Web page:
Prevalence and diversity of integrons and associated resistance genes in Escherichia coli isolates from poultry meat in Tunisia

Leila Soufi, Mohamed Salah Abbassi, Yolanda Sáenz, Laura Vinué, Sergio Somalo, Myriam Zarazaga, Asad Abbas, Rafika Dbaya, Latifa Khanfir, Assia Ben Hassen, Salah Hammami, Carmen Torres
Foodborne Pathogens and Disease 2009, 6 (9): 1067-73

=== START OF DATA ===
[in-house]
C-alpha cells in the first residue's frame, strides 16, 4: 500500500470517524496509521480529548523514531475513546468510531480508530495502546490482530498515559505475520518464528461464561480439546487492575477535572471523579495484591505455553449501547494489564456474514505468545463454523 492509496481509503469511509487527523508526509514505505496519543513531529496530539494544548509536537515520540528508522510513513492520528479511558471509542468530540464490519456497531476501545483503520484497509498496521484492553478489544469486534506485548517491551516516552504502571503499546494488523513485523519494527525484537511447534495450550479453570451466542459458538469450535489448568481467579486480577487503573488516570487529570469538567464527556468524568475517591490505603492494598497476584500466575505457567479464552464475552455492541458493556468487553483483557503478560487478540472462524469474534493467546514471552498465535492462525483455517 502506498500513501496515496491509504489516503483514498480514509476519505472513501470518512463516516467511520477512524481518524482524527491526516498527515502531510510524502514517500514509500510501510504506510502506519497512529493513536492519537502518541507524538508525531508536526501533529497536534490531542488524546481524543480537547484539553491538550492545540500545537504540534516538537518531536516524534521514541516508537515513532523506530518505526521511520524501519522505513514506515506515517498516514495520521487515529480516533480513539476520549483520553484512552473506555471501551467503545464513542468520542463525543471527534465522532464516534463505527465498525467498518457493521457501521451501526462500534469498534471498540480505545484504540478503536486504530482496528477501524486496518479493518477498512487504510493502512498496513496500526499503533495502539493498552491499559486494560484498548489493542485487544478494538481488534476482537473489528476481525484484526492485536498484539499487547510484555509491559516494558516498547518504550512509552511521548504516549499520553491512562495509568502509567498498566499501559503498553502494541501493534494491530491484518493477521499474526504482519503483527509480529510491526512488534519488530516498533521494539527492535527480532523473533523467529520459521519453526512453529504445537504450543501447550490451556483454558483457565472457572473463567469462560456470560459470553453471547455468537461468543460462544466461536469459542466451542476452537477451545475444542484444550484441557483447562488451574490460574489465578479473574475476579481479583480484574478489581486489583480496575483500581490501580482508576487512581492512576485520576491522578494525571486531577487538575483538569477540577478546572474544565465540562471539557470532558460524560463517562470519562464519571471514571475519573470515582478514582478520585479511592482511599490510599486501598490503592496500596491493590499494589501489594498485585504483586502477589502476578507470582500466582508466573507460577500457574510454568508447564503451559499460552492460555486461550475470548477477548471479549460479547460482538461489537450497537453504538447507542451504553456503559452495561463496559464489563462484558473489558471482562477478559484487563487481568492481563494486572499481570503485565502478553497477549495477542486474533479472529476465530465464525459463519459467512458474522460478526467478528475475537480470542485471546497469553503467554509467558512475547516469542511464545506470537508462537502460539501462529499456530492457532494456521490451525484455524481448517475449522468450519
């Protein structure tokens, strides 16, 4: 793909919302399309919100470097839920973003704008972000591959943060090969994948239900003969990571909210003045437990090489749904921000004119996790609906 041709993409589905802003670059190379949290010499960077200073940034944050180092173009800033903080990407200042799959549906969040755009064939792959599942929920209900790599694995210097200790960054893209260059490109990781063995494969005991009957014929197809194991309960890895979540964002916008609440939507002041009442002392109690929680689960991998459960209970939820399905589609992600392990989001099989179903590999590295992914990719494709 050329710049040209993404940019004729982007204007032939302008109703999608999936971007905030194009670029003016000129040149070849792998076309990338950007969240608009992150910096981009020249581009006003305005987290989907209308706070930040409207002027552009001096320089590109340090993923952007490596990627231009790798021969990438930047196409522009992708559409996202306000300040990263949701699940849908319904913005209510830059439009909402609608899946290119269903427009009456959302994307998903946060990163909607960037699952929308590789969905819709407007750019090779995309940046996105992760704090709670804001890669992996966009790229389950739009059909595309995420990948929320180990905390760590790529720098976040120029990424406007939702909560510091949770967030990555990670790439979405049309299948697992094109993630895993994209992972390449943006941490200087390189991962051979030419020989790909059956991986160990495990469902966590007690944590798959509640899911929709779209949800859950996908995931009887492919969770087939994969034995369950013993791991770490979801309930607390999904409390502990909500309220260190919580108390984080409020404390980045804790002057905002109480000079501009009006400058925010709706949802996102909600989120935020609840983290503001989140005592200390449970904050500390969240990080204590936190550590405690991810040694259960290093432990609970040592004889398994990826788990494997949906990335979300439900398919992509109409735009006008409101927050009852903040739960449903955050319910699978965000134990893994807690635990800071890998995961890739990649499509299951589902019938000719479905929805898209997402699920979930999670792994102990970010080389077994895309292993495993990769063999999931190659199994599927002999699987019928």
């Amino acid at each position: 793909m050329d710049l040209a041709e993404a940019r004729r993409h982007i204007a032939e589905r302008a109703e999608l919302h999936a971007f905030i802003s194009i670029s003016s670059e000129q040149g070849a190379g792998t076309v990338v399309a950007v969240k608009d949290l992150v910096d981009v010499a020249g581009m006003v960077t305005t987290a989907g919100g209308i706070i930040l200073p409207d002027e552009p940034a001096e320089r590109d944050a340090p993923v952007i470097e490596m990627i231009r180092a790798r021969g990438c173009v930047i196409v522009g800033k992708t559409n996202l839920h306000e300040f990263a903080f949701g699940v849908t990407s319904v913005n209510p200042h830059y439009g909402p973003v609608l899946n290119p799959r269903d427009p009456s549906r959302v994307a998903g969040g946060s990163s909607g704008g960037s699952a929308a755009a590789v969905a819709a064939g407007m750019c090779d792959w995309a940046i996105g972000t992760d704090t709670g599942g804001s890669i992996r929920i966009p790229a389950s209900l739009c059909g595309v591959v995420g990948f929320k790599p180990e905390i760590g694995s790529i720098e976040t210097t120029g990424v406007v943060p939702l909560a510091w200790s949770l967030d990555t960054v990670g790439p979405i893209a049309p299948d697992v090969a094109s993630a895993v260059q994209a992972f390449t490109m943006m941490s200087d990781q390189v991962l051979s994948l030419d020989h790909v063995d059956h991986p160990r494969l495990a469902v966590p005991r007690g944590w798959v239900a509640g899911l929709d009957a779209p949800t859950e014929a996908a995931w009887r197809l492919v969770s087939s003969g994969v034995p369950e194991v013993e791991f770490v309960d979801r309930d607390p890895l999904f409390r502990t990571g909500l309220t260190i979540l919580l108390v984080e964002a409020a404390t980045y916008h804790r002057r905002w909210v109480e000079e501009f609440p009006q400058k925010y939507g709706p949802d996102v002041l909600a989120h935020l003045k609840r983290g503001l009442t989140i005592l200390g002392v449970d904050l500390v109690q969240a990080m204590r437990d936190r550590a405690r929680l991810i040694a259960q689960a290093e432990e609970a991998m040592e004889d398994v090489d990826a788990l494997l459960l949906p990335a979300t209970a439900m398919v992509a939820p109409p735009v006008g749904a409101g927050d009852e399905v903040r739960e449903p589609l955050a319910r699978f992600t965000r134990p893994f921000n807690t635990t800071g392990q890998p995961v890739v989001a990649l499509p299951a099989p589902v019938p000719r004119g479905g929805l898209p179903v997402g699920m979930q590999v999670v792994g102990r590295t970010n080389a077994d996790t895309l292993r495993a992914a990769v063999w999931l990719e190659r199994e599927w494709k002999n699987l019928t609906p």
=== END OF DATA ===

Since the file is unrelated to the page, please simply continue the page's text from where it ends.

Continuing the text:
Fifty-five Escherichia coli isolates were acquired from chicken and turkey meat obtained from two slaughterhouses in Tunis. Eighty-nine percent, 80%, 78%, 67%, 45%, 27%, 7%, 4%, and 2% of these isolates showed resistance to tetracycline, trimethoprim/sulfamethoxazole, streptomycin, nalidixic acid, ampicillin, chloramphenicol, ciprofloxacin, colistine, and gentamicin, respectively. No resistance was detected to cefotaxime, ceftazidime, or amikacin. bla(TEM) gene was found in 22 of 25 ampicillin-resistant isolates, and 1 isolate harbored bla(OXA-1) gene. Tetracycline resistance was predominately mediated by the tetA gene. The sul1, sul2, and sul3 genes, alone or combined, were detected in 46 of 48 sulfonamide-resistant isolates, and sul1 and sul3 were included in class 1 integrons in some cases. Sixty percent of isolates harbored integrons (class 1, 30 isolates; class 2, 5 isolates). Class 2 integrons contained in all cases the dfrA1-sat1-aadA1-orfX gene cassette arrangement. Nine gene cassette arrangements have been detected among class 1 integrons, containing different alleles of dfrA (five alleles) and aadA (2 alleles) genes, which encode trimethoprim and streptomycin resistance, respectively. An uncommon gene cassette array (sat-psp-aadA2-cmlA1-aadA1-qacH-IS440-sul3) has been identified in three class 1 integron-positive isolates, and one additional isolate had this same structure with the insertion of IS26 inside the aadA1 gene (included in GenBank with accession no. FJ160769). The 55 studied isolates belong to the four phylogenic groups of E. coli, and phylogroups A and D were the most prevalent ones. At least one virulence-associated gene (fimA, papC, or aer) was detected in 44 of the 55 (80%) studied isolates. E. coli isolates of poultry origin could be a reservoir of antimicrobial-resistance genes and of integrons, and its evolution should be tracked in the future.

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